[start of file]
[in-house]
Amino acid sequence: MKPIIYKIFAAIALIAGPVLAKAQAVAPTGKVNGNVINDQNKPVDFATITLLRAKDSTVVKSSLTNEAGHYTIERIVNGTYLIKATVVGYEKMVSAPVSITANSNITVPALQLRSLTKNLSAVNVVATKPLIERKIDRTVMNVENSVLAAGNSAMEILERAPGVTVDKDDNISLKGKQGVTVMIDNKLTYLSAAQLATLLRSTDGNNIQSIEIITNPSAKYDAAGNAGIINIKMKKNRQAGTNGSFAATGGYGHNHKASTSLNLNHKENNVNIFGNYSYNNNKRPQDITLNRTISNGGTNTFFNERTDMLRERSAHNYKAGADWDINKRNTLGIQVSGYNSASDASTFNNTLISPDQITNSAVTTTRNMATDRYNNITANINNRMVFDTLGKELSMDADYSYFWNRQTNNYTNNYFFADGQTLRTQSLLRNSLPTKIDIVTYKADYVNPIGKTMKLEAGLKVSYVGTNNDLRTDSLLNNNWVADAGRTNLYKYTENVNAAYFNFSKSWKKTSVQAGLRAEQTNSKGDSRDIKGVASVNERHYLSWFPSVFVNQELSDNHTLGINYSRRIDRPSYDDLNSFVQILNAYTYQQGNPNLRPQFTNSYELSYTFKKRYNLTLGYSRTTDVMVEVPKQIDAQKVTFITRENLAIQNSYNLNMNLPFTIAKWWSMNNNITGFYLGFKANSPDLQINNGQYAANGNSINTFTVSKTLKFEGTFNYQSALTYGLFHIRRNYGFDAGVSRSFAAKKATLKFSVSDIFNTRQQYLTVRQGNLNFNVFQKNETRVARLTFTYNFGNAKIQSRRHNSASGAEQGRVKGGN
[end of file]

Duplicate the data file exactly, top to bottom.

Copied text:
[in-house]
Amino acid sequence: MKPIIYKIFAAIALIAGPVLAKAQAVAPTGKVNGNVINDQNKPVDFATITLLRAKDSTVVKSSLTNEAGHYTIERIVNGTYLIKATVVGYEKMVSAPVSITANSNITVPALQLRSLTKNLSAVNVVATKPLIERKIDRTVMNVENSVLAAGNSAMEILERAPGVTVDKDDNISLKGKQGVTVMIDNKLTYLSAAQLATLLRSTDGNNIQSIEIITNPSAKYDAAGNAGIINIKMKKNRQAGTNGSFAATGGYGHNHKASTSLNLNHKENNVNIFGNYSYNNNKRPQDITLNRTISNGGTNTFFNERTDMLRERSAHNYKAGADWDINKRNTLGIQVSGYNSASDASTFNNTLISPDQITNSAVTTTRNMATDRYNNITANINNRMVFDTLGKELSMDADYSYFWNRQTNNYTNNYFFADGQTLRTQSLLRNSLPTKIDIVTYKADYVNPIGKTMKLEAGLKVSYVGTNNDLRTDSLLNNNWVADAGRTNLYKYTENVNAAYFNFSKSWKKTSVQAGLRAEQTNSKGDSRDIKGVASVNERHYLSWFPSVFVNQELSDNHTLGINYSRRIDRPSYDDLNSFVQILNAYTYQQGNPNLRPQFTNSYELSYTFKKRYNLTLGYSRTTDVMVEVPKQIDAQKVTFITRENLAIQNSYNLNMNLPFTIAKWWSMNNNITGFYLGFKANSPDLQINNGQYAANGNSINTFTVSKTLKFEGTFNYQSALTYGLFHIRRNYGFDAGVSRSFAAKKATLKFSVSDIFNTRQQYLTVRQGNLNFNVFQKNETRVARLTFTYNFGNAKIQSRRHNSASGAEQGRVKGGN